Ancient Roman Water: Italy’s Oldest Spring

Fri, 02/01/2019 - 04:48
ancient roman water

Emilia-Romagna is home to one of Italy’s oldest springs: Galvanina, which is located in the town of Rimini, birthplace of famed director Federico Fellini. The mineral water from this natural spring has been renowned since ancient Roman times when nobility would vacation near the source to enjoy the water’s many health benefits. 

Ancient roman water

The spring sits 1,000 feet above sea level, at the peak of San Lorenzo Mountain, a site so lovely that centuries ago it was nicknamed Paradiso, “Paradise,” but the water starts hundreds of miles away in Italy’s Apennine Mountains. Rain collects in pools underground then slowly passes through sandstone and clay, becoming naturally carbonated and enriched with a delicate balance of minerals as it travels to the springs. The water’s trek takes almost three years moving through this natural filter until it bubbles out of the spring ready to be bottled.  

Ancient roman water

I recently visited Galvanina to discover for myself why these springs there have been written about for centuries. I was guided through the long underground tunnel the company built so visitors could view part of the spectacular journey the spring water travels through this Nature’s filtrations system. At the end of a long tunnel, lined with glass observation windows,there is a faucet so visitors could sample water flowing directly from the spring right into their glass. 

Ancient roman water

One of the highlights of the visit was the chance to taste the water right out of the gurgling spring!  As the water travels it picks up just the right mix of minerals and natural salts. Like with wine, the water’s terroir imparts unique quality, crisp with clean balanced minerality.  The effervescence is ideal, with the perfect tingle of refreshing bubbles. After this visit I truly understood that not all sparkling water is the same! Galvanina water is naturally effervescent, while other sparkling waters have bubbles added to them using carbon dioxide.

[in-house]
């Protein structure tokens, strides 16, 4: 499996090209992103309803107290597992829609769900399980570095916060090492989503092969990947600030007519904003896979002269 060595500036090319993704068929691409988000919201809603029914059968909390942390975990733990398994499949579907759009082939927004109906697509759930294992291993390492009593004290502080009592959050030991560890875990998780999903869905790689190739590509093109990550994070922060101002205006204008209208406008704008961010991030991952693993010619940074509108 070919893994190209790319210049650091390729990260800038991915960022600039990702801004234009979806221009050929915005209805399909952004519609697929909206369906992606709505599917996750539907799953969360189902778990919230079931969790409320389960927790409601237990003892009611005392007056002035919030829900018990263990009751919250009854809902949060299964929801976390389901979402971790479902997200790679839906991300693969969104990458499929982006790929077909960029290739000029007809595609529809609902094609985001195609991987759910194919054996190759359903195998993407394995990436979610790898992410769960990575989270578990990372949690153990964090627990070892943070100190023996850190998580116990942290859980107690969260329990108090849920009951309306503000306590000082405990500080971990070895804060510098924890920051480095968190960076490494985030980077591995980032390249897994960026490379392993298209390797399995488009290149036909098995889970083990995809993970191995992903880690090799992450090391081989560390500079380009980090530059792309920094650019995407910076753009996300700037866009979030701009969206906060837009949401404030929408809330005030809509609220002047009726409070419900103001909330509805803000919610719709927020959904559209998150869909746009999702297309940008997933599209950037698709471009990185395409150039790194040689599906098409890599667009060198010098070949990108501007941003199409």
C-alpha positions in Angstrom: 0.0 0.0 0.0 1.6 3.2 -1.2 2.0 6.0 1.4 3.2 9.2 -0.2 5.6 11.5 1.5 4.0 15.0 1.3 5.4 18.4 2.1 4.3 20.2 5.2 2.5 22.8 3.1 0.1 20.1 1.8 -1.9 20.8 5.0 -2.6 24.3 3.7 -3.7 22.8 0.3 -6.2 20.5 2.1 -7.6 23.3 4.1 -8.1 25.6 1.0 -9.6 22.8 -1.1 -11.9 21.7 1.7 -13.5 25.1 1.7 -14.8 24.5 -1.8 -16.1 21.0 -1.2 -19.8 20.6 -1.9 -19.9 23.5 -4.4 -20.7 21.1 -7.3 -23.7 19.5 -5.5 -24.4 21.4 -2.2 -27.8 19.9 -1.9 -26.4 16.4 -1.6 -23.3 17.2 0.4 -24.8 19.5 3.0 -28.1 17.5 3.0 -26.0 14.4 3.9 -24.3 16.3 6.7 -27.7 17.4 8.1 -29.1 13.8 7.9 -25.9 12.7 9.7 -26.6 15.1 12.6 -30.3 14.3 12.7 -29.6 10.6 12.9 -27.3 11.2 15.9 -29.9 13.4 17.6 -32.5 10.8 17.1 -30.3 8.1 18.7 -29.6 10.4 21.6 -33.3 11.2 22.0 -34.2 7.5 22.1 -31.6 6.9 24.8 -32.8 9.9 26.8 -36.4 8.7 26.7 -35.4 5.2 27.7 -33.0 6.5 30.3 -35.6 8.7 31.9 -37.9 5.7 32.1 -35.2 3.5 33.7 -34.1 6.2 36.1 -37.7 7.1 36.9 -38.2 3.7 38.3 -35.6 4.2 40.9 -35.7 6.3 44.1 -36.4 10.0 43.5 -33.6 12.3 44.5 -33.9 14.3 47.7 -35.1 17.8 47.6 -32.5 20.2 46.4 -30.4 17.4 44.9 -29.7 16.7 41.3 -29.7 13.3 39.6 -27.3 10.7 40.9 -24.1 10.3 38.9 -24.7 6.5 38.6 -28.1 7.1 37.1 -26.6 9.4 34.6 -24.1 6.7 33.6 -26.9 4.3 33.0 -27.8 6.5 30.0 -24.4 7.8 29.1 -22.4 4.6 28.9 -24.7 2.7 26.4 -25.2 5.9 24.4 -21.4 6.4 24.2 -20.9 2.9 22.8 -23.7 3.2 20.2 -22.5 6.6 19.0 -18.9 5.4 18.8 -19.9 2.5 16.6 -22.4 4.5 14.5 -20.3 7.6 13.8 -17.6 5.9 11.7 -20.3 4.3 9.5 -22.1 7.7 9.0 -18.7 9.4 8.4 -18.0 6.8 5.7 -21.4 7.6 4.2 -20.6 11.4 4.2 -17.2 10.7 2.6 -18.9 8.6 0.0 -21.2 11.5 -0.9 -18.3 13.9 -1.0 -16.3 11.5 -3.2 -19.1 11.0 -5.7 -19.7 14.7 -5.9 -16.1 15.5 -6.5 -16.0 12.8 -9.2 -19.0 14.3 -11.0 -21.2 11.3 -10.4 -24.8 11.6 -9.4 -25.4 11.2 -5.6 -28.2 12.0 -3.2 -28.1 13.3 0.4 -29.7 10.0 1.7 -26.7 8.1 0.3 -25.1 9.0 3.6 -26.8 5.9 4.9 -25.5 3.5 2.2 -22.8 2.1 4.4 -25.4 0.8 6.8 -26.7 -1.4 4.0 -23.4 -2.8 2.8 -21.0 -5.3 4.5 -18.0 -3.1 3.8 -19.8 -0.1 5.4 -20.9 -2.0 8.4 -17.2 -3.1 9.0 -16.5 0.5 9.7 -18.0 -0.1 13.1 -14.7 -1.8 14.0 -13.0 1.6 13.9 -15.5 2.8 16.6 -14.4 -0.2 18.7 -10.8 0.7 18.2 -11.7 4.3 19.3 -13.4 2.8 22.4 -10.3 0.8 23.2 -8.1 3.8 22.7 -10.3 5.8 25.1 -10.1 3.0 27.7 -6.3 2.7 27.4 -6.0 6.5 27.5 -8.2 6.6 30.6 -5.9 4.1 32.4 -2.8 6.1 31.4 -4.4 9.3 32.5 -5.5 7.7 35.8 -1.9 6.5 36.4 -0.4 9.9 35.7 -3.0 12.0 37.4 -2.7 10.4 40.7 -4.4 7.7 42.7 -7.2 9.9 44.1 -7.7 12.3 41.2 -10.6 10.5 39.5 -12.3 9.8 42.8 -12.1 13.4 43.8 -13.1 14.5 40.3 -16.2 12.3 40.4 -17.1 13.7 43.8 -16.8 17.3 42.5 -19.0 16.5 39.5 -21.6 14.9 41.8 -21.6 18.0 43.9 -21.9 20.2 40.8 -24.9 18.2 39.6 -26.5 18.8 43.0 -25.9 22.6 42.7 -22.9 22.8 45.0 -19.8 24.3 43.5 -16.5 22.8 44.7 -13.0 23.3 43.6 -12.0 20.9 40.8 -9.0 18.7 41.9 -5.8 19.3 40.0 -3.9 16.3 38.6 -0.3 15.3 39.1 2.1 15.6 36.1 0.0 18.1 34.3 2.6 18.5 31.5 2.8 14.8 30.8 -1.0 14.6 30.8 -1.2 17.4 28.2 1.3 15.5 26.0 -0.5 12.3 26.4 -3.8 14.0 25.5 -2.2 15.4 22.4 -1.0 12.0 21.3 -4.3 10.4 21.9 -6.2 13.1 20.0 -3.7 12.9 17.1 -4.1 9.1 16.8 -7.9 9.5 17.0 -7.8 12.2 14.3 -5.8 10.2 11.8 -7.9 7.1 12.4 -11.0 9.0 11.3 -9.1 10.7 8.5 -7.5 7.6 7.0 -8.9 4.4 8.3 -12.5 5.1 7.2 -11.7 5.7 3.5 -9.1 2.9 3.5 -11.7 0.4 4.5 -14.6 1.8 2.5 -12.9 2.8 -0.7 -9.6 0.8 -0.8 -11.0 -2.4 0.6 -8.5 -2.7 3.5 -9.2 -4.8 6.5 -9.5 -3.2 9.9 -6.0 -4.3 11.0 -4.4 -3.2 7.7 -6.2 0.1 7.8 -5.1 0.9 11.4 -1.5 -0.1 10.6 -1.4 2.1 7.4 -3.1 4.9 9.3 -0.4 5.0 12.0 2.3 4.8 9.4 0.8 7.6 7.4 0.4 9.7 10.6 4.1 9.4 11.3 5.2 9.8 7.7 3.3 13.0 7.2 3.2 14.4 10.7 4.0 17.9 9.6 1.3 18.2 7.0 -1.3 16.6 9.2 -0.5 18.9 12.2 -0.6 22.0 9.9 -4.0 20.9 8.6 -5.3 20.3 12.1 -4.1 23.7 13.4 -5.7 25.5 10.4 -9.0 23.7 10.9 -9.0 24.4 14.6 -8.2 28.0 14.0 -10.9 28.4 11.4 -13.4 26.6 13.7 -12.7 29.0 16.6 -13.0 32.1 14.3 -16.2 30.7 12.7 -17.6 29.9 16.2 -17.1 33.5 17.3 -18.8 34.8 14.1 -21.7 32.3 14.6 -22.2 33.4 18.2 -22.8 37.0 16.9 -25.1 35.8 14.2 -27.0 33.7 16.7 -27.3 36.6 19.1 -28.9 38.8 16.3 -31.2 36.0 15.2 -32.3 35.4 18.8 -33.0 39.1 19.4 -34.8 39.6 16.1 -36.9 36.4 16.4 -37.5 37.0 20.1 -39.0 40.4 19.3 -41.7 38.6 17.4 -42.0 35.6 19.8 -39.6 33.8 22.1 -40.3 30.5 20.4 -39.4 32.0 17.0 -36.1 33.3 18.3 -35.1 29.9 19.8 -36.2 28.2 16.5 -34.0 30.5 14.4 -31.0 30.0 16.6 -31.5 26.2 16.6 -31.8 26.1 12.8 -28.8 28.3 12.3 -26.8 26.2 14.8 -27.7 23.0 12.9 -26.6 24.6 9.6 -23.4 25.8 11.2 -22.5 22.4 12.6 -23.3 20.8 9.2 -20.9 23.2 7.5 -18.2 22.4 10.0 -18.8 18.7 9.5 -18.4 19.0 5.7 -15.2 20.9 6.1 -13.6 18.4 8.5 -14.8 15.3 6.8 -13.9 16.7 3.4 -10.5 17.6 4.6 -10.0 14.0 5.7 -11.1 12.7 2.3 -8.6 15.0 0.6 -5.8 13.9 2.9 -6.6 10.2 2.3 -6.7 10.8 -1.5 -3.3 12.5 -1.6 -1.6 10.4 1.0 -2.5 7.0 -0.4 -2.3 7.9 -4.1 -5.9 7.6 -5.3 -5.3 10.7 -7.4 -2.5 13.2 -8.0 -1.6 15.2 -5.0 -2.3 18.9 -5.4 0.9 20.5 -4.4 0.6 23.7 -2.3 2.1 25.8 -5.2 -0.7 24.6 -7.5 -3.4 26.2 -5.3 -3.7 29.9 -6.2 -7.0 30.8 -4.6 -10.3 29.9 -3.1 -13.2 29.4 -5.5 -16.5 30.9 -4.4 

“In the past bottled mineral water was only for the very wealthy, costing more than even wine,” notes Rino Mini, the President of Galvania. “Bringing the purest, highest quality bottled spring water to beloved consumers has been our honored mission since my grandfather founded Galvinina over 100 years ago.” 

Back in the 1960s during excavations to create the viewing tunnel and repair the ancient Roman fountain nearby, the company discovered a remarkable number of archeological finds.  If you visit Rimini, be sure to stop by the Galvanina Museum to see these interesting unearthed objects including a marble bust dating to the time of Caesar Augustus (1st century BC), ancient Roman amphora, terracotta water pies and a Renaissance (16th century) coat-of-arms carved in stone that is now incorporated into the Galvanina logo. 

Like this article? Don't miss "8 Health Tips from Ancient Rome"

Ancient roman water

Sparkling water is perfect to use to make your own low or no calorie thirst-quenchers.  Combine sparkling water with fruit slices or juice for homemade natural fruit drinks. Stir in cucumber slices and fresh mint for a post-workout refresher. 

Use spring water when you brew coffee too. Not only will it make chemical-free espresso or coffee, but it has the delightful added advantage of keeping your machine from building unpleasant residue. 

Ancient roman water

Sparkling mineral water is also idea for cooking. For brilliant, colorful veggies, from strikingly green broccoli to vividly orange carrots, cook them in sparkling mineral water. Explains Mini, “Boiling vegetables in sparkling water preserves color, and even more importantly, vitamins. Mineral water decreases oxidation and the loss of chlorophyll and carotenoid pigments, keeping vegetable’s bright colors.” Sparkling mineral water also softens vegetables so you can reduce cooking time, another way to better protect vegetable’s vitamins and nutrients. It lets you skip the step of plunging cooked vegetables in ice-cold water to retain their color.